Tuesday, May 02, 2006
Callin' Y'all Out
The hypocrisy of the Black community concerning its GLBT children has always been a sore spot wth me.
I can't tell you how many times I've heard Reverend Bigbucks from the Humongous Baptist Church and his like-minded clones rail about GLBT peeps from the pulpit, then after that rousing gay-baiting sermon will point to his gay choir director to rock the sanctuary.
The Black community will flock to the theaters to see Tyler Perry in drag but got issues with the transgendered sistah or brotha they see out and about living their lives in the 'hood.
You have the 'hard' wannabe hip-hop thugs who say they hate fags but are doing more things on the down low to their behinds than wiping them with toilet paper.
Case in point. I found it funny that the recent homophobic incident involving Busta Rhymes happened near a gay club.
The genetic sisters who befriend us and give us all kinds of help putting our feminine presentation together until the guys start taking an interest in us, then there's drama. They start sniping at us behind our backs, telling the world our business or spouting that 'you ain't a real woman unless you can drop a baby or bleed once a month' line.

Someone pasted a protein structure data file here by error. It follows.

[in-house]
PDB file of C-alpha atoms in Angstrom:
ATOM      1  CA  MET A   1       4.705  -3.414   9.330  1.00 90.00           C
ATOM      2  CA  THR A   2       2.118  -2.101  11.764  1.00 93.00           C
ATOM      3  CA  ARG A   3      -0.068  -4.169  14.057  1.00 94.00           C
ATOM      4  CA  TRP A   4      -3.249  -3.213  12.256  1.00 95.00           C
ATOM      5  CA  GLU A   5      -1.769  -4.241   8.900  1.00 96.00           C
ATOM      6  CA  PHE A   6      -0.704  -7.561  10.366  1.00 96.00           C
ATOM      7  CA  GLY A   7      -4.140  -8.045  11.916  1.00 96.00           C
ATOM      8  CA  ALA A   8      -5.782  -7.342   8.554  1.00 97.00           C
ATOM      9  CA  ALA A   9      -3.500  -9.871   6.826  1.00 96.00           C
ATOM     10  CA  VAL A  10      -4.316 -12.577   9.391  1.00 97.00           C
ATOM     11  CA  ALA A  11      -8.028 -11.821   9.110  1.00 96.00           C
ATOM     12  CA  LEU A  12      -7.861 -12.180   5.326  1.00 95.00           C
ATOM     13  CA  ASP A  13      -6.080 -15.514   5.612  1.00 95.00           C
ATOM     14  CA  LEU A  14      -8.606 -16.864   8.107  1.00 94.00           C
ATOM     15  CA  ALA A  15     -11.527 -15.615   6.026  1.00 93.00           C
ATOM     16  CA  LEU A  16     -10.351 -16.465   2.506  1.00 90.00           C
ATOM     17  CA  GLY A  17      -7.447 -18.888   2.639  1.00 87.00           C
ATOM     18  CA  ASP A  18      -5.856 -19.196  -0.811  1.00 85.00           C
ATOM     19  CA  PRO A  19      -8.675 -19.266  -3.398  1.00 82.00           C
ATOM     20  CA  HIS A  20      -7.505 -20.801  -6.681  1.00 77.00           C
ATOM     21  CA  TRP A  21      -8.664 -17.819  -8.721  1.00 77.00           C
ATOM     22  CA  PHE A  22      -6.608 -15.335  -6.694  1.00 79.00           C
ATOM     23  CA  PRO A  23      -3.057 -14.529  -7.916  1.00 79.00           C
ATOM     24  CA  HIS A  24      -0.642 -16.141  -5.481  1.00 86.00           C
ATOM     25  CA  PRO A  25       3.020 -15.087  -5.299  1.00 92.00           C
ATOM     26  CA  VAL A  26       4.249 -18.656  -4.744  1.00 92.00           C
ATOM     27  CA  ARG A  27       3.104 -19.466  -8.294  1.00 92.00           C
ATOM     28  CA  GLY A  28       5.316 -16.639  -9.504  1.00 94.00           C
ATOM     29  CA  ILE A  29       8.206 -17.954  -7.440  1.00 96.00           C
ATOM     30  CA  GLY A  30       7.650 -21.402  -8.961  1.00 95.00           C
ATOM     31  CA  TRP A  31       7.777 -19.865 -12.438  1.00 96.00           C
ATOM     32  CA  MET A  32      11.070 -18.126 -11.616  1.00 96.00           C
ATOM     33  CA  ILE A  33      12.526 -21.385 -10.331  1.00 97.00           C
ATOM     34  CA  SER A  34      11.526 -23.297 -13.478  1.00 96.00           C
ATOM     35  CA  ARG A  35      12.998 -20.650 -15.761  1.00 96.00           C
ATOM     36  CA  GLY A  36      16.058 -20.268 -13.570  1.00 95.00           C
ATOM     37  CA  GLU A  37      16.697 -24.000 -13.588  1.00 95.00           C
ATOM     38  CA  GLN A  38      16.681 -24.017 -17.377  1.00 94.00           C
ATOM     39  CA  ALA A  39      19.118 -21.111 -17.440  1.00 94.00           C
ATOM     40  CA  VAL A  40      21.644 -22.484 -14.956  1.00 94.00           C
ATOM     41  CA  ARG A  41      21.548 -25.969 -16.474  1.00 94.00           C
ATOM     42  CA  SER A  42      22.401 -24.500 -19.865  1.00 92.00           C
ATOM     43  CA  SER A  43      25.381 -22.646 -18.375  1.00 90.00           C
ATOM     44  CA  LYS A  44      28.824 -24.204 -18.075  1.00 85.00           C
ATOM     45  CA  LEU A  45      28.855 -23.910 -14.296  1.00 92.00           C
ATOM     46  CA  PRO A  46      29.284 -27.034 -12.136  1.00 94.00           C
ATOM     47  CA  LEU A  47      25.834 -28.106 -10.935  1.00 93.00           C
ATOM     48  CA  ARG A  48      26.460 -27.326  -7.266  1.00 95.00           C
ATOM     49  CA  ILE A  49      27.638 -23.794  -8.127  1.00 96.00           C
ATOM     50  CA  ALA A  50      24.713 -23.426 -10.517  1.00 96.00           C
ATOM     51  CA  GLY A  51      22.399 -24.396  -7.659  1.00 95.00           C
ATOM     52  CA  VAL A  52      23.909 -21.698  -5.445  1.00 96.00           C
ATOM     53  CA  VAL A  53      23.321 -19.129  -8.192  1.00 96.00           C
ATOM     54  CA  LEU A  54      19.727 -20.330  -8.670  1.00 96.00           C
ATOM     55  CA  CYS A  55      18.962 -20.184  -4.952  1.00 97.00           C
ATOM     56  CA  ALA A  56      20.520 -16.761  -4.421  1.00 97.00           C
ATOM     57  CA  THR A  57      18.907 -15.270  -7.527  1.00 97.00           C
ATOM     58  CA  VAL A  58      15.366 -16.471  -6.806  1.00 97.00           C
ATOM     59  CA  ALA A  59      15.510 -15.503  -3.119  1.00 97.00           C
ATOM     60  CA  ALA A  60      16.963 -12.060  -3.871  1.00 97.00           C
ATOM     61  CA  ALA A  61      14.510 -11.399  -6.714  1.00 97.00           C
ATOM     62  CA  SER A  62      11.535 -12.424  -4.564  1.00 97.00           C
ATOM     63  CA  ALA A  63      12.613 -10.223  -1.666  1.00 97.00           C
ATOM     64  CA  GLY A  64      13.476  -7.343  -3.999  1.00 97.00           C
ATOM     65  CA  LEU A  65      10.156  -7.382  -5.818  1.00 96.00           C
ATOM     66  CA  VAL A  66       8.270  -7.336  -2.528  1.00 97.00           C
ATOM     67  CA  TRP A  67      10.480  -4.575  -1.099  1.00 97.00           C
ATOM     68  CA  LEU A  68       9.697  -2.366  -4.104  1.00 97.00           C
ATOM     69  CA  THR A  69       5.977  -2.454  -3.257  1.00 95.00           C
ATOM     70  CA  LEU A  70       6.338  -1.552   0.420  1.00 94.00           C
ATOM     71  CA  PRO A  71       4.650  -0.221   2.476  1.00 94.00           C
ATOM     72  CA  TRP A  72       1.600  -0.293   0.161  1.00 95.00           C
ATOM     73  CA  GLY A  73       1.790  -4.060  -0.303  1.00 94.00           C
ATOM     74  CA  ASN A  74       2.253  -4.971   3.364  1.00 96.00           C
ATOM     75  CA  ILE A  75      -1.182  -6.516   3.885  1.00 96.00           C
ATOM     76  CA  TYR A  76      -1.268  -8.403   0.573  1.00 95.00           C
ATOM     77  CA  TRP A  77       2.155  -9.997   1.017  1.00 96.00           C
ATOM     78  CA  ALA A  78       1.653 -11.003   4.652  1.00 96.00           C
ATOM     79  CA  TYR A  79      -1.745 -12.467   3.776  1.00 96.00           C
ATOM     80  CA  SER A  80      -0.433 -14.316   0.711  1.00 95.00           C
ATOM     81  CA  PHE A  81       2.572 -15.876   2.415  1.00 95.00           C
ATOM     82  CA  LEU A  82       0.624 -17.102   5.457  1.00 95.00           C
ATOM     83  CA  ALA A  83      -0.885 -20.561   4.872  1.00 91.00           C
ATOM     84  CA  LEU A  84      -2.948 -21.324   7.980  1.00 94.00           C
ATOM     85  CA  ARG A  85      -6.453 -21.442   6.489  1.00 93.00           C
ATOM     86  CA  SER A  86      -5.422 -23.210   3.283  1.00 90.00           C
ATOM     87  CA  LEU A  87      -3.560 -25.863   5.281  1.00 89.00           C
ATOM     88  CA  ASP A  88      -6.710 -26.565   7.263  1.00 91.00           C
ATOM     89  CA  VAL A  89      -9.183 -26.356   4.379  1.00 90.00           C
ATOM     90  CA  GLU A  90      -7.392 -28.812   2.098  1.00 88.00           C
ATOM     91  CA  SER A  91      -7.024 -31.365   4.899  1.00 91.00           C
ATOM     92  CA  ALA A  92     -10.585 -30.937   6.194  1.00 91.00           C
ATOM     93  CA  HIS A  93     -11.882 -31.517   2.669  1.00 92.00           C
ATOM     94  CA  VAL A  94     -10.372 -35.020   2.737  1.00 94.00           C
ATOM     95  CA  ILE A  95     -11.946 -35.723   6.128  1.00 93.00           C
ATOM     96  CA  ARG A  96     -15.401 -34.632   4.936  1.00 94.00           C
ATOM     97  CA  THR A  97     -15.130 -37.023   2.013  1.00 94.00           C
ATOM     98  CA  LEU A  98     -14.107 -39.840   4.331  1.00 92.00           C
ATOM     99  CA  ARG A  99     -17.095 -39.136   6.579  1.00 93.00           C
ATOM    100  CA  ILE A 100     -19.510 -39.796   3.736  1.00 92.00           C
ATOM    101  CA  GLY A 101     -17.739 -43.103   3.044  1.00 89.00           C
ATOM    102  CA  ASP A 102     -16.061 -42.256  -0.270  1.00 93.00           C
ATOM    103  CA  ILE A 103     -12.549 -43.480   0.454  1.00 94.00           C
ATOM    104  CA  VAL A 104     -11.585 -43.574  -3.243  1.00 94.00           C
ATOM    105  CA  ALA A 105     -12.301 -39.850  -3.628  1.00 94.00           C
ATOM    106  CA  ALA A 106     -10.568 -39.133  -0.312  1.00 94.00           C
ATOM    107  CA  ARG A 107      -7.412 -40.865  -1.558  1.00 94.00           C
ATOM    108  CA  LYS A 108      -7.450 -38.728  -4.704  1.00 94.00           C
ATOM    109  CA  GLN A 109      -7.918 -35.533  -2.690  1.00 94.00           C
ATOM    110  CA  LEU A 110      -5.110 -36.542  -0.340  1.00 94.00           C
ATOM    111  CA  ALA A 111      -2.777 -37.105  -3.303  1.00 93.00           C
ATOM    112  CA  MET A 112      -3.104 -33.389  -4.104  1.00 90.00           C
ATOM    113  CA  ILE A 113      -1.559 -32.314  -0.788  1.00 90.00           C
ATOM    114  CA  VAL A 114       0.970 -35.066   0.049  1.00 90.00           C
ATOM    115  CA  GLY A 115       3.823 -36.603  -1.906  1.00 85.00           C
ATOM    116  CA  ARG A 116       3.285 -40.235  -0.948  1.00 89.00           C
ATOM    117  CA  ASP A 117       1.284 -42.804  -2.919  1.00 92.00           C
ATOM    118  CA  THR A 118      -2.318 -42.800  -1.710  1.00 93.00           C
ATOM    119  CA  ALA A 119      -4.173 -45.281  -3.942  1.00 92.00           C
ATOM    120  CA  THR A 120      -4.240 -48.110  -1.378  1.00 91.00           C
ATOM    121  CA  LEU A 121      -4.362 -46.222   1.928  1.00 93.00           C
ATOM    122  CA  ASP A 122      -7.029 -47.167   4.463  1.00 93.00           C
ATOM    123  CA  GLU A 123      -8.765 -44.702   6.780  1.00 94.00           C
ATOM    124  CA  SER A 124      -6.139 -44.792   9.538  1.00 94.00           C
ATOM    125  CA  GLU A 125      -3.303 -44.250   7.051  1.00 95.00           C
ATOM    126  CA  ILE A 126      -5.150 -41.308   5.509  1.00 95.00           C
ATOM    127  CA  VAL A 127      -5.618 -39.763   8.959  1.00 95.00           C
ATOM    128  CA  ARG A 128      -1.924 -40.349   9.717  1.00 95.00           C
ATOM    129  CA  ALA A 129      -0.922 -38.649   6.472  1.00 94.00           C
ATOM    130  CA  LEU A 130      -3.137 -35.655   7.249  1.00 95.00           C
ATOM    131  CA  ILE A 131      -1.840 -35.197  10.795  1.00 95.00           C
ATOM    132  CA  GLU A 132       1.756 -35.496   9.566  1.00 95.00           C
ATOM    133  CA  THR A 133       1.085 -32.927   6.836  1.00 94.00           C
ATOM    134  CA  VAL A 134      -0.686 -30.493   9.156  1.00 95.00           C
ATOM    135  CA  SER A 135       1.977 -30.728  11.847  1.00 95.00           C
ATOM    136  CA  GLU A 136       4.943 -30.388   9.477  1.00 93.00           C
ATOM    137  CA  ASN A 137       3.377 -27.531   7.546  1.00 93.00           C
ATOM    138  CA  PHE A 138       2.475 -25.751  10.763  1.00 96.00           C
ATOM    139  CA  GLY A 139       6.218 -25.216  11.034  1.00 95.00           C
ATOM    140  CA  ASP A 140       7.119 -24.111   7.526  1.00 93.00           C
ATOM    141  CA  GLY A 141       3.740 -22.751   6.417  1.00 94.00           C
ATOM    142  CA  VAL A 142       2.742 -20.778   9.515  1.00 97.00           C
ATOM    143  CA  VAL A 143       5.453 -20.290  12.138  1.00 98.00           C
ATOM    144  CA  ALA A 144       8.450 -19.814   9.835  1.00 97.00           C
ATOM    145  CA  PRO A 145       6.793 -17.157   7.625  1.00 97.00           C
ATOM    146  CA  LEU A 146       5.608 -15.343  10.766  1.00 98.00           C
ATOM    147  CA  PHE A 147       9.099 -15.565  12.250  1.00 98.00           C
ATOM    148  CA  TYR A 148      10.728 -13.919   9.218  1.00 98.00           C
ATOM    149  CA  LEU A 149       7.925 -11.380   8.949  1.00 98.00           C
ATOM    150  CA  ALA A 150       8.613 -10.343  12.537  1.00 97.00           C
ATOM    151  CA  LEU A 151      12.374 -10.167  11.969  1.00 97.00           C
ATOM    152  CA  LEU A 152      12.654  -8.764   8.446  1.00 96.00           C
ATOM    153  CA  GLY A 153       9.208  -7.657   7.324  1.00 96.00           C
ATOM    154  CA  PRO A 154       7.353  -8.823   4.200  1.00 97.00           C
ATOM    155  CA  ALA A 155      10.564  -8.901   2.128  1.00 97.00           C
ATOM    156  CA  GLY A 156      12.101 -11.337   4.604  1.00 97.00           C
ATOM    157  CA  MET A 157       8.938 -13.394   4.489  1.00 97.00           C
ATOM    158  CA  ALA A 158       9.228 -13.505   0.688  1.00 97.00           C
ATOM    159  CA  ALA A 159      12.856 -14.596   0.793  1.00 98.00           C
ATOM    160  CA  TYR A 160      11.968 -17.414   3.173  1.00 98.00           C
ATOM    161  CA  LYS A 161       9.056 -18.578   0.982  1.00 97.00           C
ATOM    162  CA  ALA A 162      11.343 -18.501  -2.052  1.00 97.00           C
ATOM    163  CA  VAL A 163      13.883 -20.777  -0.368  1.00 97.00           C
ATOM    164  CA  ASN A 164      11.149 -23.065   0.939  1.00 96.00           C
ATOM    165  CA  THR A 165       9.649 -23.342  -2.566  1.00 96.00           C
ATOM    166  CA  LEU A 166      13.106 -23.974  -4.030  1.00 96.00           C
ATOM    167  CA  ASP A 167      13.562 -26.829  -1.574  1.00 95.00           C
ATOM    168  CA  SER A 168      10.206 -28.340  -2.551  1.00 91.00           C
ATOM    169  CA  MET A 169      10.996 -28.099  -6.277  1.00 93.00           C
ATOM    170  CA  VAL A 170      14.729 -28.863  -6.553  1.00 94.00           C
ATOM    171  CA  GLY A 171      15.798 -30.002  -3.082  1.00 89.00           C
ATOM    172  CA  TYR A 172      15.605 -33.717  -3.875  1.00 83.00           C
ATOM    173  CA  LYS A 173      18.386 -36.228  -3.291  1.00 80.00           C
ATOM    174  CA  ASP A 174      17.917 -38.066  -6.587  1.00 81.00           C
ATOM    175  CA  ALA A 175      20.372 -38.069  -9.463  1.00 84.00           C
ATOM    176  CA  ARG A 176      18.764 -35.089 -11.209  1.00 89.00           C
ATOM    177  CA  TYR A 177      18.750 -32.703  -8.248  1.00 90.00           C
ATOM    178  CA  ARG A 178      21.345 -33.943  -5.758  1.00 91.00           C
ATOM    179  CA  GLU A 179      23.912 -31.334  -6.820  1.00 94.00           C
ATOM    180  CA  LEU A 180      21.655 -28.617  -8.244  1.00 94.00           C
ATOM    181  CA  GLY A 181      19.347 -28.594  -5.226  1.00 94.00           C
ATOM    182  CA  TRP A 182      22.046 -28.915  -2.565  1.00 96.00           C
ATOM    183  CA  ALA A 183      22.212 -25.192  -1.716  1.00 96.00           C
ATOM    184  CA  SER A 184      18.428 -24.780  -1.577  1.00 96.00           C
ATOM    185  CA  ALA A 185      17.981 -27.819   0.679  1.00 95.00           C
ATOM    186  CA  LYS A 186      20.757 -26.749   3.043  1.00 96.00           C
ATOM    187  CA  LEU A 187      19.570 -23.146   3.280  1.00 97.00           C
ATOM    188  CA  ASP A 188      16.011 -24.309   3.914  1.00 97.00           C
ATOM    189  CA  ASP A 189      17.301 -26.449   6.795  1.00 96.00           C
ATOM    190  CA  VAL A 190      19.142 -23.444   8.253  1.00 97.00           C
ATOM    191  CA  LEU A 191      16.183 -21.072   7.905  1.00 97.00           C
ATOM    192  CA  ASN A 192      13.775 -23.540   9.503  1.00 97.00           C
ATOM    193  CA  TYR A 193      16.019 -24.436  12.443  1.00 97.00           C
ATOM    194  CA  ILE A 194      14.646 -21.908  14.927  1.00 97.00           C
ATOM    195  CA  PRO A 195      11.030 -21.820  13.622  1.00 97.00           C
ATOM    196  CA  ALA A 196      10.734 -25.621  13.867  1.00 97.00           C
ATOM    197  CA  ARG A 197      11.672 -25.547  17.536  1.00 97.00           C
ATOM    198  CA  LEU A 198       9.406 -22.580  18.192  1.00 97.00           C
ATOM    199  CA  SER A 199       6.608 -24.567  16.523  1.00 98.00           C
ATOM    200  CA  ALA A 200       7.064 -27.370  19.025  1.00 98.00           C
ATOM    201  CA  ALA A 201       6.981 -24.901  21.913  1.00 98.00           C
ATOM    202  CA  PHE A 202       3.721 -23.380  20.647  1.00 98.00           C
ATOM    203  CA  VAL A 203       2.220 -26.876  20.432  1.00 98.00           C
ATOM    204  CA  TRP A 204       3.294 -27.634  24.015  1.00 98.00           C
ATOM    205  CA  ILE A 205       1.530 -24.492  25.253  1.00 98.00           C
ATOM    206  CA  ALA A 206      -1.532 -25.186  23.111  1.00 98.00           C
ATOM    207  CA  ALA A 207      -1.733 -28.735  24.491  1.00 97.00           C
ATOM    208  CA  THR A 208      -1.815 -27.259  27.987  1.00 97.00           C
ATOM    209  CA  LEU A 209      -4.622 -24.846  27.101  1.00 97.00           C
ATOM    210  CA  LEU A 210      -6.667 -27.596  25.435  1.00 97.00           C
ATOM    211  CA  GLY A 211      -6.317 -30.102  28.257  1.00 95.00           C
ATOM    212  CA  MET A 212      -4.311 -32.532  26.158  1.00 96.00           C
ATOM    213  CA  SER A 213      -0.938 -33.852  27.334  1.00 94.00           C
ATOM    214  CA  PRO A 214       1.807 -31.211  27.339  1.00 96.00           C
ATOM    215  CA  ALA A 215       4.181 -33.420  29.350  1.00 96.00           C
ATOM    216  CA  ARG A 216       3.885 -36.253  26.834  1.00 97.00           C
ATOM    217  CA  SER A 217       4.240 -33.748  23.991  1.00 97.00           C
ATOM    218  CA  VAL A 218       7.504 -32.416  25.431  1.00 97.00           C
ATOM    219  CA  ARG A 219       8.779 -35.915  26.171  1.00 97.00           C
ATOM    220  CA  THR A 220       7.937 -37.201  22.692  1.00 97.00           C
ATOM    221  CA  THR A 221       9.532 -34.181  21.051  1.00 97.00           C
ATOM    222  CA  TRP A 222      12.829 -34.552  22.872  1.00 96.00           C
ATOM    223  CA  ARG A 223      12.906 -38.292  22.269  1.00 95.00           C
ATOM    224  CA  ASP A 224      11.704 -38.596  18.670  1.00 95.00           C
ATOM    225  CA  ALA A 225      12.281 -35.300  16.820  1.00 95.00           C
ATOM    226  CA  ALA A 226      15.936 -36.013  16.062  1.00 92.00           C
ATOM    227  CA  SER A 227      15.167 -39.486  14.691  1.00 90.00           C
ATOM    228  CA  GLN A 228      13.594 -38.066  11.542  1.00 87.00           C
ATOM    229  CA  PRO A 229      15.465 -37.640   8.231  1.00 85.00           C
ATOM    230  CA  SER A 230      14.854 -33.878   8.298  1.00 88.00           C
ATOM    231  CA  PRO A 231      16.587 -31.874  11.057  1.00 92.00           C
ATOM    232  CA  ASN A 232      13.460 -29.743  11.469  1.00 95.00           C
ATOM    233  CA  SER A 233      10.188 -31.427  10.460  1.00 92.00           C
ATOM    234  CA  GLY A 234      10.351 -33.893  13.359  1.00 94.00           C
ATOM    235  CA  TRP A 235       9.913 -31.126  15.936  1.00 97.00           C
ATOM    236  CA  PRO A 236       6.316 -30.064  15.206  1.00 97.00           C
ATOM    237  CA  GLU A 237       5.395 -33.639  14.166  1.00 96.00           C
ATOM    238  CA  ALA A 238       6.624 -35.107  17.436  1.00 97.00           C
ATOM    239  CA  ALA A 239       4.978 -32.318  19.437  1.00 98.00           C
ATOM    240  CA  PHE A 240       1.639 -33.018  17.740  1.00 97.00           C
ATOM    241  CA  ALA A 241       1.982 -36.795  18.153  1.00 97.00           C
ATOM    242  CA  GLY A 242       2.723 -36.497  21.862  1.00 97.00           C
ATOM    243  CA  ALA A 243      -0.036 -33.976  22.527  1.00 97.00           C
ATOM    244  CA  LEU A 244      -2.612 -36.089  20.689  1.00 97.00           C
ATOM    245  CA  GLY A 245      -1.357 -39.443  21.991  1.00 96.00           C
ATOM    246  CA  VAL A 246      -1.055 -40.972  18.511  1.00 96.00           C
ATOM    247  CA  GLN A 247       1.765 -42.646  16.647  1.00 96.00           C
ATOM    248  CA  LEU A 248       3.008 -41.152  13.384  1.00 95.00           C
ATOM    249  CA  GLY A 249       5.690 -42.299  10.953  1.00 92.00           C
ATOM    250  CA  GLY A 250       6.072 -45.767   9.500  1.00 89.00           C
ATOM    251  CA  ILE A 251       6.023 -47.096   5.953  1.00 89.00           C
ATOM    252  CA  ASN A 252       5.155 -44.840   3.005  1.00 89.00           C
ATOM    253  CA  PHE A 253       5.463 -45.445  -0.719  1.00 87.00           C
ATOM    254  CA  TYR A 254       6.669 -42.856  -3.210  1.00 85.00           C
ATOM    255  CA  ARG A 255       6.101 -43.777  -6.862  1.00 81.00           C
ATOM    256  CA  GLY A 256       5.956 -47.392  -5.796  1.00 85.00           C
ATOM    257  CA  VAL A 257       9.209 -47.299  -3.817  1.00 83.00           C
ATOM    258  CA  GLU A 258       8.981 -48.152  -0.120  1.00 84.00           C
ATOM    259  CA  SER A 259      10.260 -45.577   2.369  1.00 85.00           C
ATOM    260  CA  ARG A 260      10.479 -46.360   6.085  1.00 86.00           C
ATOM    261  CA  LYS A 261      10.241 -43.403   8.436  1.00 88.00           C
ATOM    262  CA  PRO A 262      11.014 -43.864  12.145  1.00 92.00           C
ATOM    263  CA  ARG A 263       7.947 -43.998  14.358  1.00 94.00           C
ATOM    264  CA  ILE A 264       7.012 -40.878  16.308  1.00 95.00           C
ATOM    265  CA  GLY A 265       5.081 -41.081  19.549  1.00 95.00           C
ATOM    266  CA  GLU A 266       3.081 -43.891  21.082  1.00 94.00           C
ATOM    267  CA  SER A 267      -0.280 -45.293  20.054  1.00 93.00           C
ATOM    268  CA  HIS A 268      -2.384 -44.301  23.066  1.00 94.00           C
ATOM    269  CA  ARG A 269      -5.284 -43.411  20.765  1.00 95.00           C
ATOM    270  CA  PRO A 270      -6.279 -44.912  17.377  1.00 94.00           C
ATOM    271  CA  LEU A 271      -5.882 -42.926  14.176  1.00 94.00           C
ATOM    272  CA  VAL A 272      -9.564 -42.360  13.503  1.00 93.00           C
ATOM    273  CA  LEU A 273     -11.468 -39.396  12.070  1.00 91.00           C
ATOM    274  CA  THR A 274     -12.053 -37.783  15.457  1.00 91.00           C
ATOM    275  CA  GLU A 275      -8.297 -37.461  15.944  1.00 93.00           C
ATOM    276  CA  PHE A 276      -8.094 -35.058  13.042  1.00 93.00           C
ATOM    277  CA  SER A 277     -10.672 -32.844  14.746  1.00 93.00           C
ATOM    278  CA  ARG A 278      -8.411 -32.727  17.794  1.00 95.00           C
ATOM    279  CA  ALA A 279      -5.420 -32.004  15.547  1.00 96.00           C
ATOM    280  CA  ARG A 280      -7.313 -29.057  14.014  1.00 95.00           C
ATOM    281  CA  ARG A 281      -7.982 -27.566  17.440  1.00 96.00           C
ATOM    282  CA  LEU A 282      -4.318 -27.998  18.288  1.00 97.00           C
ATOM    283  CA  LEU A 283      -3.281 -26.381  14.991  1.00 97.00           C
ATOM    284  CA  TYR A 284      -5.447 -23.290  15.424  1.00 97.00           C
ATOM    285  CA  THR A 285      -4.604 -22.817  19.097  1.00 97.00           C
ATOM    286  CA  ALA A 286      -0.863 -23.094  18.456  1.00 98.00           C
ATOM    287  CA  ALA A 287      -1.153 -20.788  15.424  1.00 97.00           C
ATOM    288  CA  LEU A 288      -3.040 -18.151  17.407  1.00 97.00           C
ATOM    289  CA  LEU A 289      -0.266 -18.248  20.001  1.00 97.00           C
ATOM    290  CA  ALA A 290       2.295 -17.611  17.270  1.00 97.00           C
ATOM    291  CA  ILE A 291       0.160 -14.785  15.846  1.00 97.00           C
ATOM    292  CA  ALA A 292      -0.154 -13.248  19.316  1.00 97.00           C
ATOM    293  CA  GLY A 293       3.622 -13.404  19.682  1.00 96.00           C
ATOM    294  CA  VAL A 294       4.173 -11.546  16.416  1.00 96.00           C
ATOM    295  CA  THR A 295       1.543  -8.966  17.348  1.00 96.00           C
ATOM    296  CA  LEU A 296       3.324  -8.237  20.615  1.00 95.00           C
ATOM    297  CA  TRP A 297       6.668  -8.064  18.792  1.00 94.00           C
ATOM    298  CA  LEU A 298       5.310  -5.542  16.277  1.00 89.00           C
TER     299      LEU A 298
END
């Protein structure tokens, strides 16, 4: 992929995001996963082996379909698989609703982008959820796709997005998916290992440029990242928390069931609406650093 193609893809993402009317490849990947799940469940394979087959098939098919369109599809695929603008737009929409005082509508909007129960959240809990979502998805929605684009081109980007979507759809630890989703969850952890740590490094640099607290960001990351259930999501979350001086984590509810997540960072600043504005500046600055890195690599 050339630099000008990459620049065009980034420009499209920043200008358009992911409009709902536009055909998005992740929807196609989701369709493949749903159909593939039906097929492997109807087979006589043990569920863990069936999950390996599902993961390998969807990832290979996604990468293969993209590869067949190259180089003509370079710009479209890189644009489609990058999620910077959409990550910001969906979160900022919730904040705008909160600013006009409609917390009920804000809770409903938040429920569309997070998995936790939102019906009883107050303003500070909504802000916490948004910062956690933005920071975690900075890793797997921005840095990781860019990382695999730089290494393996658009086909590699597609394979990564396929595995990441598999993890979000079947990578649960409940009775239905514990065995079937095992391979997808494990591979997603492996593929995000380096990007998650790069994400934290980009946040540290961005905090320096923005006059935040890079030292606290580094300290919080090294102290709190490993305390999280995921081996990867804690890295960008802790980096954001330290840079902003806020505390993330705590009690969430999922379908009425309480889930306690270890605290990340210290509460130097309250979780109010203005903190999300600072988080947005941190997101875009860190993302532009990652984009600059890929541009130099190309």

I won't even mention the parents who will toss their GLBT child out on the street without hesitation or withdraw their love from them in some instances.
But let Rashan be a frequent visitor of the court system and he gets more support from the family than we do. Mama will be on the six o'clock news loudly proclaiming her child's innocence to every television camera in sight
The refusal of the larger African-American community to openly embrace us, talk about GLBT issues and have frank discussions about sex has hurt our community. The explosion of HIV/AIDS cases is a symptom of that. It's also depriving the African-American community of our talents at a time when we are sorely needed to help us overcome some vexing problems. This is happening simply because some people can't get beyond their personal prejudices. The bottom line is that we exist and y'all need to deal with it.
We share the same heritage and African roots that you do. We get jacked with for being Black. With a government in power that hates ALL of us it's even more imperative that we band together to come up with strategies and solutions for dealing with the problems in our community and fighting those forces that still oppose our advancement as a people.